Why should kinder-gardeners have all the fun with "show & tell"?
I was putting some of the Ethiopia collection into the album today, and noted that the handstamped overprints come in three major varieties (according to Scott) for the 1929 Air Post issue. I have examples of the three overprint types, so thought I would share.
This issue is interesting, as it commemorates the arrival at Addis Ababa of the 1st plane of the Ethiopian government. The regular issue of 1928 was handstamped in violet, red, black or green. The overprinted Anharic script translates as "17 August 1929-Air Plane of the Ethiopian government".
Handstamped on the 1928 issue 1/8m orange & light blue "Prince Tafari". Tafari Makonnen took the name "Haile Selassie I" when he was pronounced Emperor in 1930.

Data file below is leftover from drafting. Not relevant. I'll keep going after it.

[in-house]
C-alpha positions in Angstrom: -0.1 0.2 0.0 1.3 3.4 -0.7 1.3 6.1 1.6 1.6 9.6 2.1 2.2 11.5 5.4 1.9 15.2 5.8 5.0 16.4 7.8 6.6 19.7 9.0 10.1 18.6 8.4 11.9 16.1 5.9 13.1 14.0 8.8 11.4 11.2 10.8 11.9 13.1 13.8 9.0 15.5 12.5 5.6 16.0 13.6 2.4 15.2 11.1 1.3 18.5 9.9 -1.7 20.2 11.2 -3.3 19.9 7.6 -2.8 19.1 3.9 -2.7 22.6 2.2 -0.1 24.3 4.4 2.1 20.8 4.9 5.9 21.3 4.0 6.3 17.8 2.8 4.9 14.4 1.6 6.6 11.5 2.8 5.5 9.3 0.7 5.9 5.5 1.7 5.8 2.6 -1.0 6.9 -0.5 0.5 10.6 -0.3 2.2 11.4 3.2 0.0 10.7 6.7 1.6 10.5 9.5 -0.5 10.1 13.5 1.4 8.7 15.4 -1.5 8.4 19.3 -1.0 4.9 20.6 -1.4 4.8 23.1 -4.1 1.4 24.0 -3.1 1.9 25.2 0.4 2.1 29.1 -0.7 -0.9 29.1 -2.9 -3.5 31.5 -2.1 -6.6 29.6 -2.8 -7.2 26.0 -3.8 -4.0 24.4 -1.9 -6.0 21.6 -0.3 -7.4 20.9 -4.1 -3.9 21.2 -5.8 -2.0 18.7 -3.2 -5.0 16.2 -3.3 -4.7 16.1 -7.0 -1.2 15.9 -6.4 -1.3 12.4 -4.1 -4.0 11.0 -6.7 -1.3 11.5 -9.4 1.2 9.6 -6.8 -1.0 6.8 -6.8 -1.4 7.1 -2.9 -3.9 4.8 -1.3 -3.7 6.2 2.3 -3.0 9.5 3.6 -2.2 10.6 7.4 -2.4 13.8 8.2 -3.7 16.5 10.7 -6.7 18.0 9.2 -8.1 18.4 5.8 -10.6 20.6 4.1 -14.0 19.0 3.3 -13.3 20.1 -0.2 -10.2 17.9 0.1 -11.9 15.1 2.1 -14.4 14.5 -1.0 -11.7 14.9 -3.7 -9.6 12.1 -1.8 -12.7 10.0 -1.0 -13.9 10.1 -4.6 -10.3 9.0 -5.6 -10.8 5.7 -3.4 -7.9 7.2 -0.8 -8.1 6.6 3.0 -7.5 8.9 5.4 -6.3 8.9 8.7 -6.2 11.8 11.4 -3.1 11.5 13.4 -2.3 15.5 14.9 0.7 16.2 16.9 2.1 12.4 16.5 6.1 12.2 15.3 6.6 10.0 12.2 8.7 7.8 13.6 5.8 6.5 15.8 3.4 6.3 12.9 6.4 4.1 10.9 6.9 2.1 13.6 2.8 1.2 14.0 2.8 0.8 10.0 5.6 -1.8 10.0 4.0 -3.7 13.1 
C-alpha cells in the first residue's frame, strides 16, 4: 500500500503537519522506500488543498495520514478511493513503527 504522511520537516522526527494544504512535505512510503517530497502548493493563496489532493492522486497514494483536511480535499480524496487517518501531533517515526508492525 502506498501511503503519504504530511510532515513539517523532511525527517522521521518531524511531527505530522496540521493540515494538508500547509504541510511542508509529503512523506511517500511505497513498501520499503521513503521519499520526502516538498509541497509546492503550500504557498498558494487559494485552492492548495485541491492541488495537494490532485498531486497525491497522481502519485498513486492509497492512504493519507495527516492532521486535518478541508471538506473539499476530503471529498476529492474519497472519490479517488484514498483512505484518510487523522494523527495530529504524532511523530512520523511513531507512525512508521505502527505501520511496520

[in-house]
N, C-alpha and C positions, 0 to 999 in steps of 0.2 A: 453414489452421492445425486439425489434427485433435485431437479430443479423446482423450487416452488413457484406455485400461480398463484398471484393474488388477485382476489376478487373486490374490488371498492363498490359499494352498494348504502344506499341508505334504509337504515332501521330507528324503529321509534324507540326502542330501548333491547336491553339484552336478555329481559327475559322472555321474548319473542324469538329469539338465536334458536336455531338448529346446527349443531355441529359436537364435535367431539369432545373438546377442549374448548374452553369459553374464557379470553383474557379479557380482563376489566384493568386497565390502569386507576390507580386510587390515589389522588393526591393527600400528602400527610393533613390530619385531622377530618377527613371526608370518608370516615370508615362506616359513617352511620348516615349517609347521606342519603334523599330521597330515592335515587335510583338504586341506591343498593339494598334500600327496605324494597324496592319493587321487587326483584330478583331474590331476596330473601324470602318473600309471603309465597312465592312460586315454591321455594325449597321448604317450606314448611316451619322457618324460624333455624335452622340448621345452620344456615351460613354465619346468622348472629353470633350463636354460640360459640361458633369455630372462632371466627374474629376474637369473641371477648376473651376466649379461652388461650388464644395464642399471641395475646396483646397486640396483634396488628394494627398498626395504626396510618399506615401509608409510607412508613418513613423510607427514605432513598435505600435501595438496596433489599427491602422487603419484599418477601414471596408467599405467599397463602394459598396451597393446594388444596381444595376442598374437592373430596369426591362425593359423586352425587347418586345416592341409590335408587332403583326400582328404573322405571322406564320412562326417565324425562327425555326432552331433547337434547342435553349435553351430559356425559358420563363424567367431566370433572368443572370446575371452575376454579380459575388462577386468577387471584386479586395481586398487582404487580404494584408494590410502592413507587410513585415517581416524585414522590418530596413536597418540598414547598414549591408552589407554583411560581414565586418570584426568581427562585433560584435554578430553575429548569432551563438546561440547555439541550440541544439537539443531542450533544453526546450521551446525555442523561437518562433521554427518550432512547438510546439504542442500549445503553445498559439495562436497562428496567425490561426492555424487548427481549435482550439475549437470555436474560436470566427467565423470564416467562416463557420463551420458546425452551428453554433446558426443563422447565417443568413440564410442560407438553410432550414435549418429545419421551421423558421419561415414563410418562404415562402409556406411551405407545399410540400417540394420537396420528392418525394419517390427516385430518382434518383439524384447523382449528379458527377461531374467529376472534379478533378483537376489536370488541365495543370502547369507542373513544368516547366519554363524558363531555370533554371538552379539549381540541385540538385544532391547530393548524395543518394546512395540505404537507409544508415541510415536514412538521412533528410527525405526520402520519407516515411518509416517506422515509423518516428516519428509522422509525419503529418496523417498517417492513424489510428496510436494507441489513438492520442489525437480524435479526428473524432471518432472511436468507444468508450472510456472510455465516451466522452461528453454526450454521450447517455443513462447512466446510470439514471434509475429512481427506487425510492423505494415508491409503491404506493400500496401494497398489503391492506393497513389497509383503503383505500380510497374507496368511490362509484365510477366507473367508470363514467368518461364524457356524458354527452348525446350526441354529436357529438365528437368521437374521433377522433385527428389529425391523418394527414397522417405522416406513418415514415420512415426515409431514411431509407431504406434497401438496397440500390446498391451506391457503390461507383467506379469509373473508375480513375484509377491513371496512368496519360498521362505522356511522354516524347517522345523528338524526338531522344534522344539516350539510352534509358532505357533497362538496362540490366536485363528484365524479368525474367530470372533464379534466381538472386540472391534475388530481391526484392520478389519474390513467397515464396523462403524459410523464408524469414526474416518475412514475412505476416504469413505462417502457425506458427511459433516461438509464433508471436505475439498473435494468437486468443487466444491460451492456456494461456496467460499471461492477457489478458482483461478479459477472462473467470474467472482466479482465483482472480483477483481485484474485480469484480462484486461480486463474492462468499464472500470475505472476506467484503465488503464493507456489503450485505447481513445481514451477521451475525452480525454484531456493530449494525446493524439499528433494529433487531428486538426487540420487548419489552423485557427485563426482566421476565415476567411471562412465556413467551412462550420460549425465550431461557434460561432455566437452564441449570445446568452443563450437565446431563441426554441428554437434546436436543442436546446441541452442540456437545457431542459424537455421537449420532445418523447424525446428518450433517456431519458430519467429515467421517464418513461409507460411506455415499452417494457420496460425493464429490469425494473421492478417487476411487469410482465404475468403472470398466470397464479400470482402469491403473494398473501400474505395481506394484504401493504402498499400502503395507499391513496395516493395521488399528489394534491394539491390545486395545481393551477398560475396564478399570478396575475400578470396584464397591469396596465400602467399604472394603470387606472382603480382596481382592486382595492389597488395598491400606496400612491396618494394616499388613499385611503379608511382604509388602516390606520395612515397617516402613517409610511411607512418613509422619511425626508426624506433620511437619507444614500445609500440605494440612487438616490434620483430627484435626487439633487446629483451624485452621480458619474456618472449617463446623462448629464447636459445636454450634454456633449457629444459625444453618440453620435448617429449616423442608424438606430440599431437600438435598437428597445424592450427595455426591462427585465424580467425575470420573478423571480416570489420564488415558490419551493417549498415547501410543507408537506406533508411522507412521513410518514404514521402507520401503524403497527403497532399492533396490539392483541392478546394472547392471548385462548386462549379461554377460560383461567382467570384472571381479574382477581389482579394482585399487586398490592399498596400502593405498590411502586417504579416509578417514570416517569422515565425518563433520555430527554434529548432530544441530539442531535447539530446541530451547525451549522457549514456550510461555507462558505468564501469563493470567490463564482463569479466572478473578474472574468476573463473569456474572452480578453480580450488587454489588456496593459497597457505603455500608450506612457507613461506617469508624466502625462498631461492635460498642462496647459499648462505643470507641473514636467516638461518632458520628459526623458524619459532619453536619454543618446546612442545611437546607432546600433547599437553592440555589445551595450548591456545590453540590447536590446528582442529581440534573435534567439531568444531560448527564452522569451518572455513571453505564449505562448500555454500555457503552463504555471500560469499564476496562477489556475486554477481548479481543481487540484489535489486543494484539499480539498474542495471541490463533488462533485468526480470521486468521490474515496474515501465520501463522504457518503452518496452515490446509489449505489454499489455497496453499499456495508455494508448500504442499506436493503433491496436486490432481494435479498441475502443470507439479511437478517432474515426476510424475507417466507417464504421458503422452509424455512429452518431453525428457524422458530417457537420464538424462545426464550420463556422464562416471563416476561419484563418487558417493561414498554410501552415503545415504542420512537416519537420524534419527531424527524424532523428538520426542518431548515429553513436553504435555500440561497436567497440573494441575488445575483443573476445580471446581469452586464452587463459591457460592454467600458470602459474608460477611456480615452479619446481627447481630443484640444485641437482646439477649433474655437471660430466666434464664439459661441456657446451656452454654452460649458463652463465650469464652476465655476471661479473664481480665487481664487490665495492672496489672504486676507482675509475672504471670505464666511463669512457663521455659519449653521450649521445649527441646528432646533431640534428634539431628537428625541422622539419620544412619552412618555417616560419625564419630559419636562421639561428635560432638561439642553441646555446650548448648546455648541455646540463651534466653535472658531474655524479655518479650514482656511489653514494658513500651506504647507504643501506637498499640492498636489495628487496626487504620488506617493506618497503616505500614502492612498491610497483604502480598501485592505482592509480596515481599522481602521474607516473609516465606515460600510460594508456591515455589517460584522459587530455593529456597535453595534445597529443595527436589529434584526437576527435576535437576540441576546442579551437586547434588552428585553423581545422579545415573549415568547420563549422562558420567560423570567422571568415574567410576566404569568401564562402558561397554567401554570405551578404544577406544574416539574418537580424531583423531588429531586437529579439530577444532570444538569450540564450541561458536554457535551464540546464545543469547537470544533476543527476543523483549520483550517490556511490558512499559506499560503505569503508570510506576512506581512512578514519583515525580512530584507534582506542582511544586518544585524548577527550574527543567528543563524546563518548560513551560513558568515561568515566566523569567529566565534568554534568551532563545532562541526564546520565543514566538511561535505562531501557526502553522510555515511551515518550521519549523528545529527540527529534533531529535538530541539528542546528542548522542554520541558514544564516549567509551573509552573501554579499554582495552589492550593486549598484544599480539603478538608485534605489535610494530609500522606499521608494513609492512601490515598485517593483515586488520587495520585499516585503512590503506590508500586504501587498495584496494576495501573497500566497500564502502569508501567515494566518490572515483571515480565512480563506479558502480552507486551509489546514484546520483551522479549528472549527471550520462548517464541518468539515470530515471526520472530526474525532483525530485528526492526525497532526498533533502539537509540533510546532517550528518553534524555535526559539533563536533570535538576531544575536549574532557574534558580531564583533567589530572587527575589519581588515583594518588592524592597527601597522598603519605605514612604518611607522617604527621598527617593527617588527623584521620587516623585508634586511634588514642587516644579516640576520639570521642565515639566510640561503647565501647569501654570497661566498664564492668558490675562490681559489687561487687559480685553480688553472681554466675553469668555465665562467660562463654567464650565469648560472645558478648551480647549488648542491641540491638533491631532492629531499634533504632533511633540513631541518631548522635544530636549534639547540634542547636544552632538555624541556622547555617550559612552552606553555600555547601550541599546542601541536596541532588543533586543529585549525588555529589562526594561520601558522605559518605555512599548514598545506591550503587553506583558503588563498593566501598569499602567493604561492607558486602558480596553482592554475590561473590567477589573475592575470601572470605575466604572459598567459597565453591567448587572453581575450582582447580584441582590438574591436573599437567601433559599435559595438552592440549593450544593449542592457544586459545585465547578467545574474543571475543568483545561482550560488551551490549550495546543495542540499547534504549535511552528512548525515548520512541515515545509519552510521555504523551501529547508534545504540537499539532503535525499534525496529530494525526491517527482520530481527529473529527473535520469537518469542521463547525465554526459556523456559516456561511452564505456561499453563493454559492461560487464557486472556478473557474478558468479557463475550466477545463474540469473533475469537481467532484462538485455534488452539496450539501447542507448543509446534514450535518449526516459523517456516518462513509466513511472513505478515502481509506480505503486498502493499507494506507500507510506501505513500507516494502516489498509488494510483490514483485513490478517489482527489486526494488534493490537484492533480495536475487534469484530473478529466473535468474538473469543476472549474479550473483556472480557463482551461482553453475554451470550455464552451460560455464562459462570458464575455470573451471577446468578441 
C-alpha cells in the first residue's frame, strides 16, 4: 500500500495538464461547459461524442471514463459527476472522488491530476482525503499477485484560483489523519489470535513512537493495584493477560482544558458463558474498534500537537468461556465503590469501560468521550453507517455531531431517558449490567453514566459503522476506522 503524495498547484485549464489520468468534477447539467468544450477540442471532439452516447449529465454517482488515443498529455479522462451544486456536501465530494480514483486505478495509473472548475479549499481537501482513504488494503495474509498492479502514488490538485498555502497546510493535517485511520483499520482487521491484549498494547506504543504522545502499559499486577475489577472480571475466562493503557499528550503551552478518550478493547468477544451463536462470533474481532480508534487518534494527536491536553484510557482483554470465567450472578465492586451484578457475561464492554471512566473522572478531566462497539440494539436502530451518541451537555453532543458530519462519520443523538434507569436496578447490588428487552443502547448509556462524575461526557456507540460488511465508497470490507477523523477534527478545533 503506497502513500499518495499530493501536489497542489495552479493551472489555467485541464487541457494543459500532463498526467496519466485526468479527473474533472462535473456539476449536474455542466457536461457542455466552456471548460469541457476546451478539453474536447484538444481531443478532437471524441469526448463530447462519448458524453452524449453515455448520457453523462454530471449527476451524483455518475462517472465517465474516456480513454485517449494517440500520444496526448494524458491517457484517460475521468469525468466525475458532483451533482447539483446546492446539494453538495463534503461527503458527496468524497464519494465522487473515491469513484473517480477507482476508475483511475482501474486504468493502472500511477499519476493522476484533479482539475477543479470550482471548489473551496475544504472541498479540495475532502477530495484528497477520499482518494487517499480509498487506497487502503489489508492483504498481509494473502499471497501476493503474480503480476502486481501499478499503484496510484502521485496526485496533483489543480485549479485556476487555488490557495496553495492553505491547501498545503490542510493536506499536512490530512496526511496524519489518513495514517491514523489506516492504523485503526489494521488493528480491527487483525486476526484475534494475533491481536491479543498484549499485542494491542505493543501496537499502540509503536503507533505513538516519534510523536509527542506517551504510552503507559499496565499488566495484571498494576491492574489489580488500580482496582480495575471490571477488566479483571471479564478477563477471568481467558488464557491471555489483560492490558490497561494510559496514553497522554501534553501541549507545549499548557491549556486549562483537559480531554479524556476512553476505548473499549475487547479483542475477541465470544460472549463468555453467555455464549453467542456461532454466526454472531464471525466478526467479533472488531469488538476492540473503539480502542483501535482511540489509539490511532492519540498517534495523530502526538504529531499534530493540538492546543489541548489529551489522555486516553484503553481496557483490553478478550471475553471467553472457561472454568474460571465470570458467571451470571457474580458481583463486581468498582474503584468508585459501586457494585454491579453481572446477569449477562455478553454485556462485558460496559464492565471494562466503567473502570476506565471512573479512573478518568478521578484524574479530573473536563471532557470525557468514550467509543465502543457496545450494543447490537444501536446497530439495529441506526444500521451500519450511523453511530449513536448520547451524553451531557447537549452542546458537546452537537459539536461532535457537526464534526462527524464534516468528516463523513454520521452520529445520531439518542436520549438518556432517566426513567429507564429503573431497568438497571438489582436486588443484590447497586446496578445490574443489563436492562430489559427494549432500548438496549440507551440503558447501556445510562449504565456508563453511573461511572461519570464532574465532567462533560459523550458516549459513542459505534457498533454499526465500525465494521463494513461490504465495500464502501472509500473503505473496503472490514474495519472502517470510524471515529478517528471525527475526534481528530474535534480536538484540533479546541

This overprint is 19.5 mm tall, the top row of Anharic script is all in a line, the bottom row of Anharic script ends with a ":" (colon).
4m yellow & olive "Empress Zauditu"
The overprint is 20mm tall, the top row of Anharic script is not in a line- the last letter bumps up, and the bottom row ends with a ":" (colon).
Why did Ethiopia need a King if there already was an Empress? Good question. She ruled from 1917 until she died in 1930, and did have the "last word". But her Regent and Ras Tafari carried out the daily administration, and was de facto
, the ruler. She had to acknowledge reality, and made him King in 1928. After she died, he became "King of Kings", Emperor Haile Selassie I.
1929 Scott C10 37 chocolate & green "Empress Zauditu"
The last of the major types according to Scott shows an overprint 19.5 mm tall, top row in a line, but the bottom row ends with an absent ":" (colon). (If one can end with something absent
Then, to add spice to the issue, Scott states that many errors exist.